COMMUNITY PICKS UP GROENVLEI CAUSE

When Cape Nature called for public participation in solving the much publicised Groenvlei carp problem, they surely had no idea how seriously their request would be taken.
The call for assistance was made at a public meeting held on 6 February where many local residents voiced concerns over the condition of the lake, which is thought to be due to the exponential growth of the population of invasive carp.

Soon after the meeting, local fishing enthusiast Gill Thomas, contacted Johnny Snyman, inviting him and his bow-hunting team to lunch. She congratulated the bow-hunters on their effort towards reducing the carp numbers in the Groenvlei Lake. Rightfully so, considering they have removed an impressive 12 tonnes of the invasive species in the last 20 months.

She then offered to assist them in increasing their efforts with the use of specialised carp nets, which she would sponsor – to the tune of R20 000!
“Furthermore,” Johnny enthused later, “Gill told us that if anyone matches her donation, she will double it!”
Two nets – each 100m long – have been ordered from Bertie Burger, a professional net maker from the West Coast who has been handcrafting specialised nets since he was 12. He is now over 70.
Bertie and his wife are driving down to Sedgefield and will arrive on Friday to deliver the nets and advise on their usage. This too has been made possible by a community effort. Their accommodation has been provided free by Lake Pleasant Chalets and Lodges, with Traders and Garden Bistro providing their meals.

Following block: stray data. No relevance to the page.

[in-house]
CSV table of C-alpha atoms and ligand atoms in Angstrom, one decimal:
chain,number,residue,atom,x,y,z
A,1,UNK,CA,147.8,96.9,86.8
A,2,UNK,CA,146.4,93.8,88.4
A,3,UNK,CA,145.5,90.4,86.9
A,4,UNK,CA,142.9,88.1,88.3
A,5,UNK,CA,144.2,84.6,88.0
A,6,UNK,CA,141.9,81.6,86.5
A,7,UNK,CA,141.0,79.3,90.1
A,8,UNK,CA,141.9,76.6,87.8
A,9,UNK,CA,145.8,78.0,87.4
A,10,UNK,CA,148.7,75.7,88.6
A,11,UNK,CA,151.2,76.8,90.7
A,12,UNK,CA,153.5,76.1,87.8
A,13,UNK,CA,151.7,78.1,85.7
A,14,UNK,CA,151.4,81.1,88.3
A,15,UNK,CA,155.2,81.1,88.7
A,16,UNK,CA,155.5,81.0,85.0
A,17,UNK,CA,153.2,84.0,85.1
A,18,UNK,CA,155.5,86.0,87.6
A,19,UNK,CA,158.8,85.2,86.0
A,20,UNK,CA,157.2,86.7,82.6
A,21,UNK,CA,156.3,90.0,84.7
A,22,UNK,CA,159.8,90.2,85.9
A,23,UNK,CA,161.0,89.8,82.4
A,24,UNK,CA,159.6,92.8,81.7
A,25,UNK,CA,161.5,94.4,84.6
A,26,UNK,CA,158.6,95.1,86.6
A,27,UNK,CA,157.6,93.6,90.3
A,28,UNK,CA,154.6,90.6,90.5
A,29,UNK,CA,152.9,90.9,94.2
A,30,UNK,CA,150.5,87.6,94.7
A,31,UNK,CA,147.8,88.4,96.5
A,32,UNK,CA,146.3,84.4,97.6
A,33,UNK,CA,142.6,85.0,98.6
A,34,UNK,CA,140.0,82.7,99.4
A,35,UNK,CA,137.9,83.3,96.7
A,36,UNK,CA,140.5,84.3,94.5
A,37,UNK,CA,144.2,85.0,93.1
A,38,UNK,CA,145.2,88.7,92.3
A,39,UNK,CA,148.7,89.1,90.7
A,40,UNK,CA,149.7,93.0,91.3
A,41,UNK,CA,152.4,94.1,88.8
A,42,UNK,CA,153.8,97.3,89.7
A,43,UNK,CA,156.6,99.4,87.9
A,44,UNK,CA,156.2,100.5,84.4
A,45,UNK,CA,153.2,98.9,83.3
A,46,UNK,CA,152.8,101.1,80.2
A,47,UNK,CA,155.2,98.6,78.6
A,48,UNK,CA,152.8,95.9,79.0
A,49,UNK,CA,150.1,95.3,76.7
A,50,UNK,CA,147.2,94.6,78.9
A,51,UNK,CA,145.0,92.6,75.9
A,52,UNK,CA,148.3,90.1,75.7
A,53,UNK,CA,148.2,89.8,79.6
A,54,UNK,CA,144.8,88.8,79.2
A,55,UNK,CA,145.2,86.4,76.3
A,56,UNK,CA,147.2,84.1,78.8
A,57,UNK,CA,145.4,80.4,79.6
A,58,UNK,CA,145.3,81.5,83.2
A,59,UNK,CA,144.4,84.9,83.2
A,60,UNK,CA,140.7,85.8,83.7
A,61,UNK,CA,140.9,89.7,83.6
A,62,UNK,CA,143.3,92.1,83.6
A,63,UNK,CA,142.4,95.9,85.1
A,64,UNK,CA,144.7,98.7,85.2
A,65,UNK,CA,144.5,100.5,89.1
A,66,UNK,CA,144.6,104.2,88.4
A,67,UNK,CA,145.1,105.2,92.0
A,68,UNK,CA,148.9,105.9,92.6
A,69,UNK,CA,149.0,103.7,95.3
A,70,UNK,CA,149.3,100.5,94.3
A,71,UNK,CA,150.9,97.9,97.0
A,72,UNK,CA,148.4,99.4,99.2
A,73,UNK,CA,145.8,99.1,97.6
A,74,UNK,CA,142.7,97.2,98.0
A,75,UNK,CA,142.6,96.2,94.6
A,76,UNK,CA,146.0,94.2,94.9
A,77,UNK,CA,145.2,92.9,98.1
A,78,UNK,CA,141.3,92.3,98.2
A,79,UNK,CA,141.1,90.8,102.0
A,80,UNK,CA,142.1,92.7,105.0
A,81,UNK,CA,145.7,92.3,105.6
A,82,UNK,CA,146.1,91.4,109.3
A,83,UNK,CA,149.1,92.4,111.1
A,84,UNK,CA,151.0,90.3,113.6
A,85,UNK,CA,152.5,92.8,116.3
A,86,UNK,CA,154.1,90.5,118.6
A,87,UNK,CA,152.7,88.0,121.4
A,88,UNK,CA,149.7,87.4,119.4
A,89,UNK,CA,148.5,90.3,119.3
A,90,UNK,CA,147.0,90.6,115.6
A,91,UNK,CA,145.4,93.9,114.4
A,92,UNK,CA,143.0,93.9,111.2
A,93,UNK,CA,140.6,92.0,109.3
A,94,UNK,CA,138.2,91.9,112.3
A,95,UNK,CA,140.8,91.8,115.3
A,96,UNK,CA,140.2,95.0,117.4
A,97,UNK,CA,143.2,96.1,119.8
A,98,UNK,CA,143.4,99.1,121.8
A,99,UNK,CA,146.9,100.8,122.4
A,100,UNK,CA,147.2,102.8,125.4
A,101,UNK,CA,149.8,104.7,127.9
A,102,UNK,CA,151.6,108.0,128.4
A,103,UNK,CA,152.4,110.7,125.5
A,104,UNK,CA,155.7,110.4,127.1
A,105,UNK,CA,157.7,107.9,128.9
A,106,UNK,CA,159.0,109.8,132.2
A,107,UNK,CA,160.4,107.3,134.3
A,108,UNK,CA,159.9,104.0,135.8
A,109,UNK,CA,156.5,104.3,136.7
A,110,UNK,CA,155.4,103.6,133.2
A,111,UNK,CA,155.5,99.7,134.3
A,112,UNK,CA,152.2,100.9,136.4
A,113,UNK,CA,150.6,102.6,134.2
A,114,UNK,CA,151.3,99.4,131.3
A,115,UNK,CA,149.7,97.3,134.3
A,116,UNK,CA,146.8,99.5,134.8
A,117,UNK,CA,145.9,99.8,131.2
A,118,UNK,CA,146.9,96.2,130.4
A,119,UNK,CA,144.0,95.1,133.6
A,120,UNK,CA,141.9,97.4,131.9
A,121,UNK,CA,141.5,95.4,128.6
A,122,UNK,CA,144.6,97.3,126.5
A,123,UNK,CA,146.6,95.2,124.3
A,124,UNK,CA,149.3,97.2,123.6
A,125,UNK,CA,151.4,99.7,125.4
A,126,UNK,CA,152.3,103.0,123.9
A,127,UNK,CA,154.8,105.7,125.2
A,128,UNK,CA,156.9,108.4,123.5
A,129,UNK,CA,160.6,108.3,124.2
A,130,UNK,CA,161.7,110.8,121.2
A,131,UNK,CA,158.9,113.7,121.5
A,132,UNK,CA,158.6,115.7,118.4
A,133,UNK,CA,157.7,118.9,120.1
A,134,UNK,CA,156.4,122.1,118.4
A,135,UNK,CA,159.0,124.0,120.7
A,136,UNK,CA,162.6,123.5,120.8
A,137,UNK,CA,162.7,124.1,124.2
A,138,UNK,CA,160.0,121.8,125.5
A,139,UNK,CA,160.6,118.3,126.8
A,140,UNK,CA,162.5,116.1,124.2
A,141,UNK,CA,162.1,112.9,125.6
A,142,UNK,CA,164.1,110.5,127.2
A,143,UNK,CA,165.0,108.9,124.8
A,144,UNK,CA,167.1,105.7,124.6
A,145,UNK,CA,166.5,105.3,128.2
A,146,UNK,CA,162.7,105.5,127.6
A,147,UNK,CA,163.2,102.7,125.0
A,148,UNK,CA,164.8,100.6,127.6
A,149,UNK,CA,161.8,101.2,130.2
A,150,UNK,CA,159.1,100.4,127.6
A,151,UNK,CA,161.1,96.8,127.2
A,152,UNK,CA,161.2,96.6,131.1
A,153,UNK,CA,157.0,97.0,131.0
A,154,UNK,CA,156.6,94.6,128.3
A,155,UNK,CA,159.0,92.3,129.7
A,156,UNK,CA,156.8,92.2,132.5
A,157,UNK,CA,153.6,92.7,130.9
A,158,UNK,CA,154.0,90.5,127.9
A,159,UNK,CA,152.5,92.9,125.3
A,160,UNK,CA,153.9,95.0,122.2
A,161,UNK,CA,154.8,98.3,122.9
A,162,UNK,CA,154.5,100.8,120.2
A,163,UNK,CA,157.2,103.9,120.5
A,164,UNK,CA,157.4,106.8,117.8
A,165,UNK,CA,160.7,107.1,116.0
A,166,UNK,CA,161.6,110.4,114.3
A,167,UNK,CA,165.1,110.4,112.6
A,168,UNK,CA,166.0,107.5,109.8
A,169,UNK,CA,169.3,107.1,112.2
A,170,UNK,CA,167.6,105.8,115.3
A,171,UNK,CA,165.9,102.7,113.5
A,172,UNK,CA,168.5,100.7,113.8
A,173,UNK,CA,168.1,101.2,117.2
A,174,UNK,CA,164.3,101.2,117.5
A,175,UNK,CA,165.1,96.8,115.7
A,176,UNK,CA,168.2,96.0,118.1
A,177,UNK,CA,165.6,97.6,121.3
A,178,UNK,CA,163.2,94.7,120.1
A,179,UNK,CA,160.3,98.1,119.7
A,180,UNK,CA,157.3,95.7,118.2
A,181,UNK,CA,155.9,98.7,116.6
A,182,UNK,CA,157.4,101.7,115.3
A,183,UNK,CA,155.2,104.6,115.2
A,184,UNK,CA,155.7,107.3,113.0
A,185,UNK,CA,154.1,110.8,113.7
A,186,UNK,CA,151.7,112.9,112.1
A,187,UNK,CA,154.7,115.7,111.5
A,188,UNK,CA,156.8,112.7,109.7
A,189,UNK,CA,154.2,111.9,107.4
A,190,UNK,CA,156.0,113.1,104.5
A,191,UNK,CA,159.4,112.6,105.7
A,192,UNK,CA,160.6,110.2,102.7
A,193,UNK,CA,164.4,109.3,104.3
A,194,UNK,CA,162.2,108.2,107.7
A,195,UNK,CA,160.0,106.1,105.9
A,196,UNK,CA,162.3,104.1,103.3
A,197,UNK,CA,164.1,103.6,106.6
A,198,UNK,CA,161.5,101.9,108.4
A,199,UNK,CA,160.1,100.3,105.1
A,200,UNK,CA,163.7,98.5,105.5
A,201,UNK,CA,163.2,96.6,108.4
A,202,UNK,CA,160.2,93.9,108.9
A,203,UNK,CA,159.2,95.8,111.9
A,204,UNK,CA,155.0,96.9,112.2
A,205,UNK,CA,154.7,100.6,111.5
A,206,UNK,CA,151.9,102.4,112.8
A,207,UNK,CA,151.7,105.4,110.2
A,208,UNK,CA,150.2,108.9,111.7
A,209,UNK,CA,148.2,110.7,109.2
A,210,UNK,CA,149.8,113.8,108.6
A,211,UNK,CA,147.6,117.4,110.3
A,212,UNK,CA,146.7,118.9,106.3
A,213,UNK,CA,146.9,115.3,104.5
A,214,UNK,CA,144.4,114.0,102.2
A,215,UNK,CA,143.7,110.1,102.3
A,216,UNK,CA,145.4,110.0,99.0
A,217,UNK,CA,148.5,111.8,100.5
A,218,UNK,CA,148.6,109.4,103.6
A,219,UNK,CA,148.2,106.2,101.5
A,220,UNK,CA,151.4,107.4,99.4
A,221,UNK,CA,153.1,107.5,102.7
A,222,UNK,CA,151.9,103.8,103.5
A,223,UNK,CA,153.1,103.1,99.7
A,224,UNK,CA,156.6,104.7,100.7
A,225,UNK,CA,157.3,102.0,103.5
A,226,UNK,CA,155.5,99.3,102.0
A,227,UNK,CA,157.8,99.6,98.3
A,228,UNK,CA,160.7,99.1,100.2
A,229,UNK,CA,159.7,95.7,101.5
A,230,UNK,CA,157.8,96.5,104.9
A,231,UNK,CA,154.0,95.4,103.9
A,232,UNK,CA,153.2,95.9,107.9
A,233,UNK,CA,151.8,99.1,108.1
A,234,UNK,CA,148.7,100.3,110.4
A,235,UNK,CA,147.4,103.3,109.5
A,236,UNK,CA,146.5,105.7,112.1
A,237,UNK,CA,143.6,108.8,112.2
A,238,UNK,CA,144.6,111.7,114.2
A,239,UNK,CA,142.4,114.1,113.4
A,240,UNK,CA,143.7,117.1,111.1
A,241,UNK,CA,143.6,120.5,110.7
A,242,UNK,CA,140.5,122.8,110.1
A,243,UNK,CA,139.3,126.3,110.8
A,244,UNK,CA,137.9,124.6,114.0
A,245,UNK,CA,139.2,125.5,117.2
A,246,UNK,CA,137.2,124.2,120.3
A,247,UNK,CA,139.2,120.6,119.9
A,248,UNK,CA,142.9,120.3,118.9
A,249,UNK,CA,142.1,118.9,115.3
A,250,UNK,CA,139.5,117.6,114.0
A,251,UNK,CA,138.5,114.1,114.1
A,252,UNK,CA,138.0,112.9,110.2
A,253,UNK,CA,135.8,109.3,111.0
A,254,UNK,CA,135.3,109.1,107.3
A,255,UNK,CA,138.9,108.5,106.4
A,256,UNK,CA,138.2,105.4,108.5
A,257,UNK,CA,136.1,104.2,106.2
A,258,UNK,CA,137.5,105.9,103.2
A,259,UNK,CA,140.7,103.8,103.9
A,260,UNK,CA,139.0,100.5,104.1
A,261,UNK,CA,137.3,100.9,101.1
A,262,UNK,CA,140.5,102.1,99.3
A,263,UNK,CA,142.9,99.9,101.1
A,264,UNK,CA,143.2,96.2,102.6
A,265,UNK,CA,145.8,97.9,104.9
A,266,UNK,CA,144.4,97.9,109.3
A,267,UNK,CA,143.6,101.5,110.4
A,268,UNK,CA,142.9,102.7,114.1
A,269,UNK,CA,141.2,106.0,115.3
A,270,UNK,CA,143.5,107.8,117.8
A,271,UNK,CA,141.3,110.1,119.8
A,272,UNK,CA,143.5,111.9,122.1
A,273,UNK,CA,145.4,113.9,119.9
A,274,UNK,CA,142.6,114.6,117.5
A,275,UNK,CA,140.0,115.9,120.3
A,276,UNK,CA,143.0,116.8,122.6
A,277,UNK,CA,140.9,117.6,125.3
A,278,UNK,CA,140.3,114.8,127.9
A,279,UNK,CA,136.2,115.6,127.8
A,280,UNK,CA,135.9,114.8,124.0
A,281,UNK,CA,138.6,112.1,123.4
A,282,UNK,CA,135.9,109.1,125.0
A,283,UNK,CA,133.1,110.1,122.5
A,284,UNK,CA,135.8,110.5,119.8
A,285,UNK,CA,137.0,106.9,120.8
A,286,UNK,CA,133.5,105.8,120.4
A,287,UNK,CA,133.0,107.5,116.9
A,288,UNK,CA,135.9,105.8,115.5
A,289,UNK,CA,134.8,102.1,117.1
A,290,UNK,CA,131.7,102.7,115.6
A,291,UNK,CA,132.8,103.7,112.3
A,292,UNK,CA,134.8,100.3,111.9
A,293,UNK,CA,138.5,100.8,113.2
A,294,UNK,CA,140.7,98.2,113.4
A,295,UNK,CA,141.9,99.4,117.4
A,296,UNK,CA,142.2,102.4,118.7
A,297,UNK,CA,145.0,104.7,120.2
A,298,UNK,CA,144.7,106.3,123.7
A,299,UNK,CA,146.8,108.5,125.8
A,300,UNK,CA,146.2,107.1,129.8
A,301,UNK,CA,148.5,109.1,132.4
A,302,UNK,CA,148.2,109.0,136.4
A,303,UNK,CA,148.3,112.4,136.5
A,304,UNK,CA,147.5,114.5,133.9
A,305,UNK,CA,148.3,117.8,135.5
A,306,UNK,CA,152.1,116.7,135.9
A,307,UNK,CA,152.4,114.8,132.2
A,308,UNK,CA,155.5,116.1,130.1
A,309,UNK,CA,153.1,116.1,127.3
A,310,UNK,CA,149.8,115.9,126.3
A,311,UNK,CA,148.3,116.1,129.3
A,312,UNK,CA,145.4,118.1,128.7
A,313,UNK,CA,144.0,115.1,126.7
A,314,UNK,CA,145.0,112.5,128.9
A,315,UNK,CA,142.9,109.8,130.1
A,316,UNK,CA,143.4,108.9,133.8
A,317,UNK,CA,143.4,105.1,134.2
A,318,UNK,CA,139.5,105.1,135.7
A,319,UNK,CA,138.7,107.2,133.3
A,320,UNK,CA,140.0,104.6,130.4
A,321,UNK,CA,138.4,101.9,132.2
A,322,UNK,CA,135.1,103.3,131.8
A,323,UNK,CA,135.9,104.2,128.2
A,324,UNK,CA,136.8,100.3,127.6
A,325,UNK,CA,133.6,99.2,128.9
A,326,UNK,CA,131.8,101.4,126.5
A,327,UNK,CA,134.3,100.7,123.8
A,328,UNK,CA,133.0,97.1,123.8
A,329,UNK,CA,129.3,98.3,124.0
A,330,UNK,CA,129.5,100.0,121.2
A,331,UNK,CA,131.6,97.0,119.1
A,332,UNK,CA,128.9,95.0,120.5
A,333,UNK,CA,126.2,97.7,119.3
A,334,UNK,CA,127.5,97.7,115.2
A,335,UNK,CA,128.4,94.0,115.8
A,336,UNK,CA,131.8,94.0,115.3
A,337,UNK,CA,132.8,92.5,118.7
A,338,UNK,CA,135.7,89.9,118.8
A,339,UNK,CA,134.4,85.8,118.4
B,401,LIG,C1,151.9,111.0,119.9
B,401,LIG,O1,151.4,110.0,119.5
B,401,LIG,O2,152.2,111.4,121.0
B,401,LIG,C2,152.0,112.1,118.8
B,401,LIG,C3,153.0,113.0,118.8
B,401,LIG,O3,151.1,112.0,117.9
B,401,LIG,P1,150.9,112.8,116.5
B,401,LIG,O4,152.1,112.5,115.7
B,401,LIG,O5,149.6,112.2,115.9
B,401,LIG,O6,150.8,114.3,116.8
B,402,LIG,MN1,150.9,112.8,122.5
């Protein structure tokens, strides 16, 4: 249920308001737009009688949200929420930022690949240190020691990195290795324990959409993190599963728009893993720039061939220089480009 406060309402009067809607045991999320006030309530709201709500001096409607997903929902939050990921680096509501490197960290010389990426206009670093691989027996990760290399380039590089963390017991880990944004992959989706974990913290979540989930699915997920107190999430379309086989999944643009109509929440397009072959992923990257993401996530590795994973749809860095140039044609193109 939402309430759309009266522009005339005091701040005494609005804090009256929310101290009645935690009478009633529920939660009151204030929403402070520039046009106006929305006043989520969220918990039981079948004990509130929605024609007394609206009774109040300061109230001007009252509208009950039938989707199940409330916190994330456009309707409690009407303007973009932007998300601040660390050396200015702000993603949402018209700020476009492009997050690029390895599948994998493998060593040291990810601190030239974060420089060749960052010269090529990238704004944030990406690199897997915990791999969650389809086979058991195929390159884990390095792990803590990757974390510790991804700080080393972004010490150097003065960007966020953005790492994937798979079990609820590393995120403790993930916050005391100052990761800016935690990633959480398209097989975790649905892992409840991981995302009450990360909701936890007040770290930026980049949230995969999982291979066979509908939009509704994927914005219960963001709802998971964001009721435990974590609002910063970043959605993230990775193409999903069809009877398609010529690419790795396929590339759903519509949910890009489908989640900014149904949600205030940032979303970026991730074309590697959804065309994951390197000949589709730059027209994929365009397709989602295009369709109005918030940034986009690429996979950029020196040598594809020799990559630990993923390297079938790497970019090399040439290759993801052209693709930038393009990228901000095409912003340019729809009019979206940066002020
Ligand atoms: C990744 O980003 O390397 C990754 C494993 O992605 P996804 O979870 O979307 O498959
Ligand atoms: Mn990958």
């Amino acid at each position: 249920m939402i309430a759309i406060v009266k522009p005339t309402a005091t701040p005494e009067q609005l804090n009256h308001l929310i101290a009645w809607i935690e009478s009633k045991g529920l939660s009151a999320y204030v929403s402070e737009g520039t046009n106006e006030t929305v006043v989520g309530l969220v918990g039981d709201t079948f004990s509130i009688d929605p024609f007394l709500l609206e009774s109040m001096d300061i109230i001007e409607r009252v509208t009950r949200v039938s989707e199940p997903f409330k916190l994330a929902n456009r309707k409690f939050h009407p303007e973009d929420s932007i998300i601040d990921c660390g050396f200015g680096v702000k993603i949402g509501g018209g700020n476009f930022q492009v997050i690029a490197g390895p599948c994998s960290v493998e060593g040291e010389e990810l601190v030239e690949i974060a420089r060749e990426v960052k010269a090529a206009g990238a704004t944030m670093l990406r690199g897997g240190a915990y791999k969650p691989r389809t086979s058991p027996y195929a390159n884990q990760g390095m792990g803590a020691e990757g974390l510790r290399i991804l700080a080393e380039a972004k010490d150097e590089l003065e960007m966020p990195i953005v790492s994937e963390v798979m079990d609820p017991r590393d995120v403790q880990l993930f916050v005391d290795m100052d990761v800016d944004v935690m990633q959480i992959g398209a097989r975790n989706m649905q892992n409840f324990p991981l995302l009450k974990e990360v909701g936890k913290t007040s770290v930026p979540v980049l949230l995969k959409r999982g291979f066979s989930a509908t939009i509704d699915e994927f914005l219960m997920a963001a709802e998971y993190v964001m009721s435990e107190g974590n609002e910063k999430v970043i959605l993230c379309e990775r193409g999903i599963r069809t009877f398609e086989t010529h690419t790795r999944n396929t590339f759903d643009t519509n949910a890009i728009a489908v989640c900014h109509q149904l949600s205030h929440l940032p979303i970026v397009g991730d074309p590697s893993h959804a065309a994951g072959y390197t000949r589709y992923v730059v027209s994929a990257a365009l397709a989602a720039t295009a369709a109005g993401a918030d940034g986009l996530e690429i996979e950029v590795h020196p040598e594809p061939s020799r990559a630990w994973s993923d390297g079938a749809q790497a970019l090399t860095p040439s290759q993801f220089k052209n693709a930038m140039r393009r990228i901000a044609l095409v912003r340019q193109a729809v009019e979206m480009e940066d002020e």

Michael Berman, another local, has also kindly donated a trawling motor and an outboard motor to Johnny’s team to be used in the carp eradication project.

Armed with this extra ‘arsenal’ for carp capture, they will continue running the bow-hunting project, whilst setting the gill nets at the same time. They are designed to be species specific, so that bass or any indigenous fish are not affected.
“The permit allows us to put the nets out just after sunset, and they must be taken in just before sunrise,” explains Johnny, “This is important as it minimises the danger of catching birds and otters.”

He says that his team partners well with Cape Nature. There is a good deal of trust on both sides and he is convinced that each has Groenvlei’s best interest at heart.

Johnny may be contacted on johnny@heartwoodbowsonline.com